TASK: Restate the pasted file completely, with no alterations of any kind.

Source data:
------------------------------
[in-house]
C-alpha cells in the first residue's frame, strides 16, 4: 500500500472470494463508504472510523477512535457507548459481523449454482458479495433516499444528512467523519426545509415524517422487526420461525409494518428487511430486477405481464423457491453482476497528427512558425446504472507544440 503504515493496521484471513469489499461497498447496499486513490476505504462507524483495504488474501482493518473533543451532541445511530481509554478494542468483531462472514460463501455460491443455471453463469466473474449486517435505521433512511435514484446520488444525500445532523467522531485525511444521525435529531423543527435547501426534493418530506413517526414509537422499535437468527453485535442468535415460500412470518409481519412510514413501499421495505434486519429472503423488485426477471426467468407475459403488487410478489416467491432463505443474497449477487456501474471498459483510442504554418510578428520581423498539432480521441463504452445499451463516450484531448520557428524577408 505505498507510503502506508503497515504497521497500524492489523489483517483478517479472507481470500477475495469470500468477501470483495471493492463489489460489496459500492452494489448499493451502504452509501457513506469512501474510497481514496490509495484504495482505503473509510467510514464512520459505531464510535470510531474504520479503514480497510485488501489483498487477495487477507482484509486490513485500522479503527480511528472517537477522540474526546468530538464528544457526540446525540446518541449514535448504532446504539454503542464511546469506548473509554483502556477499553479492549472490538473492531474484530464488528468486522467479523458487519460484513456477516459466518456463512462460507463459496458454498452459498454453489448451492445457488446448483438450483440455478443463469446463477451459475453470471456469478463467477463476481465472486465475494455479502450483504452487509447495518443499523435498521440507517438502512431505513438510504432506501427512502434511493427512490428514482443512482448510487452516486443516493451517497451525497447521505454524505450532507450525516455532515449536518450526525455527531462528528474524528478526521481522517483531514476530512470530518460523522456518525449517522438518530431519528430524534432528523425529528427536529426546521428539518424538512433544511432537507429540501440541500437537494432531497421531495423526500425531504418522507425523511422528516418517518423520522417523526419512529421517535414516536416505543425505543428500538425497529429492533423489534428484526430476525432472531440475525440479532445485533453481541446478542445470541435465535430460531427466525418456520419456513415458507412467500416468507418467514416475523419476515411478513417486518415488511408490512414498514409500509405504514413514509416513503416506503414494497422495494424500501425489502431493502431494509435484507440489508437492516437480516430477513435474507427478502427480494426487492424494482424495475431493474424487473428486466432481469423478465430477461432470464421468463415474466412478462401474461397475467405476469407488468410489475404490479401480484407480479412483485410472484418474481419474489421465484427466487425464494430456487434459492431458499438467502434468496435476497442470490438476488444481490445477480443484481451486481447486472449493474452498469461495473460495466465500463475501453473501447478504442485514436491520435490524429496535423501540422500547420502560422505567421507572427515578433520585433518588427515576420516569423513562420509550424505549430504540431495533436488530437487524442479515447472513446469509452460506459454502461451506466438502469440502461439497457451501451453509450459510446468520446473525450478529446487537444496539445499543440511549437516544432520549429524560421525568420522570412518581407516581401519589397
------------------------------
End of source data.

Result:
[in-house]
C-alpha cells in the first residue's frame, strides 16, 4: 500500500472470494463508504472510523477512535457507548459481523449454482458479495433516499444528512467523519426545509415524517422487526420461525409494518428487511430486477405481464423457491453482476497528427512558425446504472507544440 503504515493496521484471513469489499461497498447496499486513490476505504462507524483495504488474501482493518473533543451532541445511530481509554478494542468483531462472514460463501455460491443455471453463469466473474449486517435505521433512511435514484446520488444525500445532523467522531485525511444521525435529531423543527435547501426534493418530506413517526414509537422499535437468527453485535442468535415460500412470518409481519412510514413501499421495505434486519429472503423488485426477471426467468407475459403488487410478489416467491432463505443474497449477487456501474471498459483510442504554418510578428520581423498539432480521441463504452445499451463516450484531448520557428524577408 505505498507510503502506508503497515504497521497500524492489523489483517483478517479472507481470500477475495469470500468477501470483495471493492463489489460489496459500492452494489448499493451502504452509501457513506469512501474510497481514496490509495484504495482505503473509510467510514464512520459505531464510535470510531474504520479503514480497510485488501489483498487477495487477507482484509486490513485500522479503527480511528472517537477522540474526546468530538464528544457526540446525540446518541449514535448504532446504539454503542464511546469506548473509554483502556477499553479492549472490538473492531474484530464488528468486522467479523458487519460484513456477516459466518456463512462460507463459496458454498452459498454453489448451492445457488446448483438450483440455478443463469446463477451459475453470471456469478463467477463476481465472486465475494455479502450483504452487509447495518443499523435498521440507517438502512431505513438510504432506501427512502434511493427512490428514482443512482448510487452516486443516493451517497451525497447521505454524505450532507450525516455532515449536518450526525455527531462528528474524528478526521481522517483531514476530512470530518460523522456518525449517522438518530431519528430524534432528523425529528427536529426546521428539518424538512433544511432537507429540501440541500437537494432531497421531495423526500425531504418522507425523511422528516418517518423520522417523526419512529421517535414516536416505543425505543428500538425497529429492533423489534428484526430476525432472531440475525440479532445485533453481541446478542445470541435465535430460531427466525418456520419456513415458507412467500416468507418467514416475523419476515411478513417486518415488511408490512414498514409500509405504514413514509416513503416506503414494497422495494424500501425489502431493502431494509435484507440489508437492516437480516430477513435474507427478502427480494426487492424494482424495475431493474424487473428486466432481469423478465430477461432470464421468463415474466412478462401474461397475467405476469407488468410489475404490479401480484407480479412483485410472484418474481419474489421465484427466487425464494430456487434459492431458499438467502434468496435476497442470490438476488444481490445477480443484481451486481447486472449493474452498469461495473460495466465500463475501453473501447478504442485514436491520435490524429496535423501540422500547420502560422505567421507572427515578433520585433518588427515576420516569423513562420509550424505549430504540431495533436488530437487524442479515447472513446469509452460506459454502461451506466438502469440502461439497457451501451453509450459510446468520446473525450478529446487537444496539445499543440511549437516544432520549429524560421525568420522570412518581407516581401519589397